Autumn is upon us and it’s too cold to shop. Here are some easy soups you can make with stuff that's already in your kitchen cupboards …
Sopa de ajo
The ultimate in store cupboard soups, sopa de ajo (or spanish garlic soup) is the kind of the thing that you can make even if your cupboards look completely bare and the prospect of making it outside in the pouring rain is totally unappealing.
Recipes vary, but they all centre around big plump cloves of garlic cooked in oil with smoked paprika, then drowned in chicken stock and served with a poached egg. Sounds mad, but tastes absolutely delicious. Locals also believe it can cure the common cold. Bonus.
Pared-down French onion soup
Proper French onion soup should have brandy in it and needs to be cooked for hours, but there is a cheat's version that packs just as much of a flavour punch in half the time (and without the bank-busting ingredients).
The key is to prepare yourself by having fresh bay leaves in your freezer and proper liquid-concentrated beef bouillon in your cupboard. Cook a couple of onions on the hob with a knob of butter and the bay leaves until they're a rich, dark colour. Boil a kettle, add it to the onions with the beef bouillon and cook out for 40 minutes or so. This is obviously best served with cheese on top, and lashings of bread.
Frozen carrot soup
Some might turn their nose up at frozen carrots, but more fool them. This is by far the easiest and most flavourful carrot soup we've tried at home, and can be whipped up within a moment's notice.
Chuck carrots and thyme from the freezer into a roasting tin with olive oil and garlic cloves, season well then roast at a high temperature until the edges start to become caramelised. Blitz the whole lot with some chicken or vegetable stock and bob's your uncle. Add some fresh coriander leaves if you must (and if your store cupboard allows).
Leek and potato soup
We are of the firm belief that all winter store cupboards can be improved by the liberal application of leeks. They add an unbeatable sweet, silky, savoury flavour to stews, pasta dishes, pies and, of course, soups that you just can't get with a regular onion.
In this instance, they're the key ingredient for what is surely the king of all autumn soups. Just fry an onion together with a couple of leeks and some cooked diced potatoes (one per person should be fine). Then blitz together in a food processor with some good stock and feel instantly satiated.
Store cupboard lentil soup
This is soup is amazingly hearty and easy as long as you’ve got the soup basics: onions, carrots and celery. Fry those off with some dried chilli and a bit of garlic until everything is soft. Add some bacon if you have it and some dried lentils with chicken stock. Cook the lentils for the maximum time of what your packet suggests (you want them really soft in this soup) and serve with big chunks of bread. Bosh.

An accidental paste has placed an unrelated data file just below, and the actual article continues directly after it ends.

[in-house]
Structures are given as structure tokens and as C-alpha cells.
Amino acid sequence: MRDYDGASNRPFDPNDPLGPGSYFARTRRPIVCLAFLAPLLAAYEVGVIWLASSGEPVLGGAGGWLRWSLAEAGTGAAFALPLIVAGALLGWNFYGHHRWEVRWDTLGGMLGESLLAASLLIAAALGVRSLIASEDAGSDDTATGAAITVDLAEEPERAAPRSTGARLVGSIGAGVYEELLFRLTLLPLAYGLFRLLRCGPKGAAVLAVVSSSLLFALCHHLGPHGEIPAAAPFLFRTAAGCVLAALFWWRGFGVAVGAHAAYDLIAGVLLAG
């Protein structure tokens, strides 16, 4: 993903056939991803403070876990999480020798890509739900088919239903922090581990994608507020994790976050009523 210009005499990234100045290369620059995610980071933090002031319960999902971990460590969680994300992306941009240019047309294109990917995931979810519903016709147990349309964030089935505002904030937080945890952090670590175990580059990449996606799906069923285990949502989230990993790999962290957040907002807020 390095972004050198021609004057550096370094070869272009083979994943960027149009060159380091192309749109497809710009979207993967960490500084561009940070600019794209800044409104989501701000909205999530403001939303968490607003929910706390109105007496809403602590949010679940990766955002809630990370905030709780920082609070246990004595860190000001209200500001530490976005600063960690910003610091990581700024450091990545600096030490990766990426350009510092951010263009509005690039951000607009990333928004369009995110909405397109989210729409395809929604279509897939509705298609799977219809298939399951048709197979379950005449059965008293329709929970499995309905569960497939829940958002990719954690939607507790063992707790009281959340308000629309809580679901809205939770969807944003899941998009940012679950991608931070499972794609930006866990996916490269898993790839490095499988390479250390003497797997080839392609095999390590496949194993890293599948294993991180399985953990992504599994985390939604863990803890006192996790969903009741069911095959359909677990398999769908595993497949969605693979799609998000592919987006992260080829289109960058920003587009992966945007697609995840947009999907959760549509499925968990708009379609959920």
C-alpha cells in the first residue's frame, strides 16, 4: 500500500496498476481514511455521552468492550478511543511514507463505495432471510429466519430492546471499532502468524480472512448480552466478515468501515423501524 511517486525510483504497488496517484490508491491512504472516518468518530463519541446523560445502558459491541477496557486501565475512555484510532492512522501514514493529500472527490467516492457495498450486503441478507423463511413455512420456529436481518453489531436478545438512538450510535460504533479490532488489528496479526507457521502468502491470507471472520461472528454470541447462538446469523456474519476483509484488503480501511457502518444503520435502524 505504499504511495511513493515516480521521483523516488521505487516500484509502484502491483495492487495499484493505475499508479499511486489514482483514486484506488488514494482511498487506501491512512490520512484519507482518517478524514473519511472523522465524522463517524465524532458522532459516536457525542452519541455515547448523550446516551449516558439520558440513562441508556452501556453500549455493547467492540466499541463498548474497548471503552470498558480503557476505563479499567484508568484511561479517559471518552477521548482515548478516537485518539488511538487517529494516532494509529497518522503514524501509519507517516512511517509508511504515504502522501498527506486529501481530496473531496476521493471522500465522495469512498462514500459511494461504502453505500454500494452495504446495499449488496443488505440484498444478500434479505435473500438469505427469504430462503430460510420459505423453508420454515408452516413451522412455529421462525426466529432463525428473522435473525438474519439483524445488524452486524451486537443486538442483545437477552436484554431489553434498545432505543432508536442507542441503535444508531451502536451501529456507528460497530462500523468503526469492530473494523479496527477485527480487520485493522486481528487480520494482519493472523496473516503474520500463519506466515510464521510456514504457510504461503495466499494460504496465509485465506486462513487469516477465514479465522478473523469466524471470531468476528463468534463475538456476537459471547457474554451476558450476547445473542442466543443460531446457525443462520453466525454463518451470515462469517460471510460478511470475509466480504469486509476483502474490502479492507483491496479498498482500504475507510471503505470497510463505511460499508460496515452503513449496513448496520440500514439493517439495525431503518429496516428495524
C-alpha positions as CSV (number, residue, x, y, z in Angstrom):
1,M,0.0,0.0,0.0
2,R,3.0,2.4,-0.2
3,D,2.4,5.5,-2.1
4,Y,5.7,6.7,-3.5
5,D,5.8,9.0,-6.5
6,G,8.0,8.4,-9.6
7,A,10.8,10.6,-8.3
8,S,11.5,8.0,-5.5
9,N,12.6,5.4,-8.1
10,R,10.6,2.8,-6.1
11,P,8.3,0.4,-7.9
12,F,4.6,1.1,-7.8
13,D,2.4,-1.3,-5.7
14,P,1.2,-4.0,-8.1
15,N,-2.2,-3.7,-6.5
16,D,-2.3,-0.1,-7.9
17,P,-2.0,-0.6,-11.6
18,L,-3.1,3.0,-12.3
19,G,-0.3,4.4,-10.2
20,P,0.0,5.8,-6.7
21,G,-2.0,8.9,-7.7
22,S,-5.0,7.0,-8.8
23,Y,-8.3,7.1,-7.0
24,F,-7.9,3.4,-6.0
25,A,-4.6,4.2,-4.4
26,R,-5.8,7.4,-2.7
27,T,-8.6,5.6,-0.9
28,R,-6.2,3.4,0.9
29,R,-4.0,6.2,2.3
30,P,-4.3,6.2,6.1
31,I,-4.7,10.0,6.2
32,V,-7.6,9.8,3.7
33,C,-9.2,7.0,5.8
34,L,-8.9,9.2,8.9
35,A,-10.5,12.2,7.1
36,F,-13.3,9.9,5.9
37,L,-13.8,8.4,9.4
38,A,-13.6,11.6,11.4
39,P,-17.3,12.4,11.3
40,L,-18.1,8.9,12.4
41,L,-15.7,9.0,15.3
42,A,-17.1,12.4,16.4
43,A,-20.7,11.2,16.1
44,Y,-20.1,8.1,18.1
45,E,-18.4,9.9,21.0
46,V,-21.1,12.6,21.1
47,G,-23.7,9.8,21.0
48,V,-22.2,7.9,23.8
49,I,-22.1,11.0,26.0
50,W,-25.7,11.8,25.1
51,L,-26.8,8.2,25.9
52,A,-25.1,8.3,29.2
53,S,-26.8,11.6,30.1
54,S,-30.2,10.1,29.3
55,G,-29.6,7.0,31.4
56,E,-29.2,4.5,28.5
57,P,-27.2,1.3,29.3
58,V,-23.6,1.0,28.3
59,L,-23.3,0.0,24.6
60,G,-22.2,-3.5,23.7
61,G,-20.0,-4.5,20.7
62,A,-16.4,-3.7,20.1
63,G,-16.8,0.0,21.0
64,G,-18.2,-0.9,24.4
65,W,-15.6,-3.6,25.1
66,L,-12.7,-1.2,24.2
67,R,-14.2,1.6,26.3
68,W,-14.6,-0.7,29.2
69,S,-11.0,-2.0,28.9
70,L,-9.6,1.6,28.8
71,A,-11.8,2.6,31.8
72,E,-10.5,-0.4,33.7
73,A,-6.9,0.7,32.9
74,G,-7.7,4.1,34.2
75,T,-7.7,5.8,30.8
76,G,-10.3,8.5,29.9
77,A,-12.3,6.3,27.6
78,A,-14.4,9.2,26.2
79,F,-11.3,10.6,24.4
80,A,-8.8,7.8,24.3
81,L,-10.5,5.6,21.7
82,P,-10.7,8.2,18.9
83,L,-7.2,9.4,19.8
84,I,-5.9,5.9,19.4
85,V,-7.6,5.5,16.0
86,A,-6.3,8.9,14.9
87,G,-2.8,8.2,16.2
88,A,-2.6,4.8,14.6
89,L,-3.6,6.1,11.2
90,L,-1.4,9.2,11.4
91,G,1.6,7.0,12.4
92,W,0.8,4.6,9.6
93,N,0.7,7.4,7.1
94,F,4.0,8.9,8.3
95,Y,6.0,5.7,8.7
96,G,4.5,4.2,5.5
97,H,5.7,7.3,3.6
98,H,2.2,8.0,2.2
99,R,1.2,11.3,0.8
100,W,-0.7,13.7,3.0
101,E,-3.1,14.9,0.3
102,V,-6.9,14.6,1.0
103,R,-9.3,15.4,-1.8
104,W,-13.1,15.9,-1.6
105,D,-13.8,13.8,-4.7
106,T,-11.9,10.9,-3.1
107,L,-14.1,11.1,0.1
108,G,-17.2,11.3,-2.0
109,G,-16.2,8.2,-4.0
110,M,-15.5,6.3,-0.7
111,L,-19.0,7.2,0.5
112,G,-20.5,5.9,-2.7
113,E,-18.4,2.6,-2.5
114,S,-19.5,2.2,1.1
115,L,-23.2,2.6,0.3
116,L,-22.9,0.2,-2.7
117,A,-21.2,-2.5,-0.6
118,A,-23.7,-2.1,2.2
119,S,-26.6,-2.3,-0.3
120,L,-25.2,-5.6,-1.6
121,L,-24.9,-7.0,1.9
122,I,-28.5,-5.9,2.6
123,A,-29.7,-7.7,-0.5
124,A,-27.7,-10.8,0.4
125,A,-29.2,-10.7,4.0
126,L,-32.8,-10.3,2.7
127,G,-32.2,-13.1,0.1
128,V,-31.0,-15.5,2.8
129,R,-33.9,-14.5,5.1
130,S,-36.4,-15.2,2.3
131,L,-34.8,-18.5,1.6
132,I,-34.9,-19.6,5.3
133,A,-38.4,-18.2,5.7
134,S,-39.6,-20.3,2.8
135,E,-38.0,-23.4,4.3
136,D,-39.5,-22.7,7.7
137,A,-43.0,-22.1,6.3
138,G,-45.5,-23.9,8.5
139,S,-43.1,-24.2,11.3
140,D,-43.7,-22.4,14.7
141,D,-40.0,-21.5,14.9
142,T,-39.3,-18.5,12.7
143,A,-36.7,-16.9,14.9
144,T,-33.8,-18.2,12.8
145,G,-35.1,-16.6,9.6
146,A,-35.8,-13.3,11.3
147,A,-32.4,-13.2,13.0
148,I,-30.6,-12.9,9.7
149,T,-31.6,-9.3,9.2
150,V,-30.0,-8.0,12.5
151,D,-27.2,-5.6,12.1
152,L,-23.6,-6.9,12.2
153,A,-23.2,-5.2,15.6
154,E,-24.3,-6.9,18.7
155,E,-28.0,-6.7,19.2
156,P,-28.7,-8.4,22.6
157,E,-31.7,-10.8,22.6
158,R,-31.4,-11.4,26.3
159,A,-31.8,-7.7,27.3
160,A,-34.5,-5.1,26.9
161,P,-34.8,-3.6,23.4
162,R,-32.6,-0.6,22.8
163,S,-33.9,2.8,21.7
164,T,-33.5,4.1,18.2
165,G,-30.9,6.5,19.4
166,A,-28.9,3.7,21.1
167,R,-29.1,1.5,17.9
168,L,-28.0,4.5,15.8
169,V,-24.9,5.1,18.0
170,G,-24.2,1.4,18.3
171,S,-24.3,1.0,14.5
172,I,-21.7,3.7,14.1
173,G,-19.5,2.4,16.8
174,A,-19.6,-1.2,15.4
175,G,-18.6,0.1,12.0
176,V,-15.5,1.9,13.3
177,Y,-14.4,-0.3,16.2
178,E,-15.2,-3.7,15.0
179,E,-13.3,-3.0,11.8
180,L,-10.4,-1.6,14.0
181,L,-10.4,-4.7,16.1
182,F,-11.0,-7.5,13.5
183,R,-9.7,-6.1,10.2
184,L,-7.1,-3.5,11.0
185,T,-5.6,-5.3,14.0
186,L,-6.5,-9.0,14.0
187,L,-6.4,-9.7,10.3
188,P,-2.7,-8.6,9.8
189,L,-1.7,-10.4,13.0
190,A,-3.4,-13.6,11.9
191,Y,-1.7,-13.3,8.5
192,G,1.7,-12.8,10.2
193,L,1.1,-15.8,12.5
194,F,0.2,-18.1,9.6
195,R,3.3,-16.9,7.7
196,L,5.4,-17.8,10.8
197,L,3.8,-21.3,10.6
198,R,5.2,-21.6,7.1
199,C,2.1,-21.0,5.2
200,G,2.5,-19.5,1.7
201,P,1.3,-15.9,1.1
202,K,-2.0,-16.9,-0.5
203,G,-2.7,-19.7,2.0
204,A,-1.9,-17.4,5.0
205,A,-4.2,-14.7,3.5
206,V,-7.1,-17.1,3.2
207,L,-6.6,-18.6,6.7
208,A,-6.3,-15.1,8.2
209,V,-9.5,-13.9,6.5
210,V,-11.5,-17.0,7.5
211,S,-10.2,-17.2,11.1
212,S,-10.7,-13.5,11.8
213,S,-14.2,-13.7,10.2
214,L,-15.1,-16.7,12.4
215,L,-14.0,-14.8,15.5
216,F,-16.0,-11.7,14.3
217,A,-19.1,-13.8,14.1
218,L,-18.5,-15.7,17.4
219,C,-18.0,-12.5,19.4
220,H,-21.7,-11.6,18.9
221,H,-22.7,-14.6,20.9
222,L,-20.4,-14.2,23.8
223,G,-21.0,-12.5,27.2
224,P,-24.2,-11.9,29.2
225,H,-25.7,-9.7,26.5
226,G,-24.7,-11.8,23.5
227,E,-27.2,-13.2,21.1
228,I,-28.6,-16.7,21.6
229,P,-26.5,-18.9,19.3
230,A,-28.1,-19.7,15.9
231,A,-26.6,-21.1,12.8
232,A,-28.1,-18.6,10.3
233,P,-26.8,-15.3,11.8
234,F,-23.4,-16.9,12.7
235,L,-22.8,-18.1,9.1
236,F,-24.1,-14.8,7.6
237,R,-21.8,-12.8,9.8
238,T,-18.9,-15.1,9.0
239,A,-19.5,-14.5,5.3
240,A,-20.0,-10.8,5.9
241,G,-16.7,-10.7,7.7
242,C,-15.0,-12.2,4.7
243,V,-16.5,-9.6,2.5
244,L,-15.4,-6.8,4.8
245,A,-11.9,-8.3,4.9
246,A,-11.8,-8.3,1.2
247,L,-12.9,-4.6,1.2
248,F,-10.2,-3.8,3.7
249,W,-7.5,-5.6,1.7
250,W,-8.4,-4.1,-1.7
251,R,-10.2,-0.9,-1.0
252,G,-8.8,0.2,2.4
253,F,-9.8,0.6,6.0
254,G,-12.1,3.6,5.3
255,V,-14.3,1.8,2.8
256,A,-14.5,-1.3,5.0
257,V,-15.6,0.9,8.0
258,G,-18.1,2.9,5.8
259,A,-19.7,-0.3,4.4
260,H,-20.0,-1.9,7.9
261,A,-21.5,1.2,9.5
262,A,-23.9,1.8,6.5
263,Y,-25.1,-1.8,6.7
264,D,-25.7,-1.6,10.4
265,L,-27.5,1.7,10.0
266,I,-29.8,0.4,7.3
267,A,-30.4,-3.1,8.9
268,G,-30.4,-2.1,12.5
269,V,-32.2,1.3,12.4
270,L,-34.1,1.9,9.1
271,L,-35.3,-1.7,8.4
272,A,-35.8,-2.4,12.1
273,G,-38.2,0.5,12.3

This isn't so much a recipe as it is an assembly job of shop-bought ingredients.
Just chuck some good passata in a pan with some olive oil, garlic and chilli flakes and top with chicken or vegetable stock. Allow to simmer for 15 minutes or so. Then add some shop-bought cheesy tortellini and frozen spinach in the pan, allow to cook and you're good to go. Stir in some shop-bought pesto if you're feeling flush.
Pea and pesto soup
You can make this soup using a entire bag of frozen peas so that you can take extra to work for lunch (it also freezes really well).
Tip a 800g bag of frozen peas into some stock (chicken or vegetable) along with four diced potatoes (these don't need peeling). When they're soft, take off the heat and stir in some shop-bought pesto. Simples.
Pappa al pomodoro
This is a great way of using up any over-ripe tomatoes and stale bread you've got lingering around, but has the added bonus of being insanely delicious.
Chop up any leftover fresh tomatoes and fry them with a couple of cloves of minced garlic and chilli flakes in some olive oil. When they've softened a bit, add a tin of tomatoes and a tin of water, turn down the heat and simmer for about half an hour with some basil leaves and salt and pepper. Then tear in chunks of leftover bread and allow to simmer until everything is soft and scrummy. Finish with a few lugs of really good olive oil. It's a favourite in Italy for good reason.
Chorizo bean soup
Chorizo is one of those super hero things that can make even the most boring of ingredients – in this case, beans and tinned tomatoes cooked into a stock – into something that packs a serious flavour punch.
Tinned sweetcorn soup
This soup is good and chunky. It's made by frying onion and chunks of potato with some garlic and a tin of sweetcorn (don't knock it until you've tried it). Add some stock and some double cream if you're feeling super fancy and enjoy with some cheese on toast. Properly yum.
What would you say if we told you this was a good recipe to use up those stale tortillas you have hanging around after a party? You'd judge us wouldn't you? Well, we care not, because this soup is like a hug from the inside.
There are legitimate tortilla soups, which you're more than welcome to make from scratch – this is an American recipe FYI – but in the name of store cupboard living, we simply recommend chucking some tortilla chips into shop-bought soup. It may sound crazy, but your world is about to be changed. It's store cupboard cooking at its most lazy.
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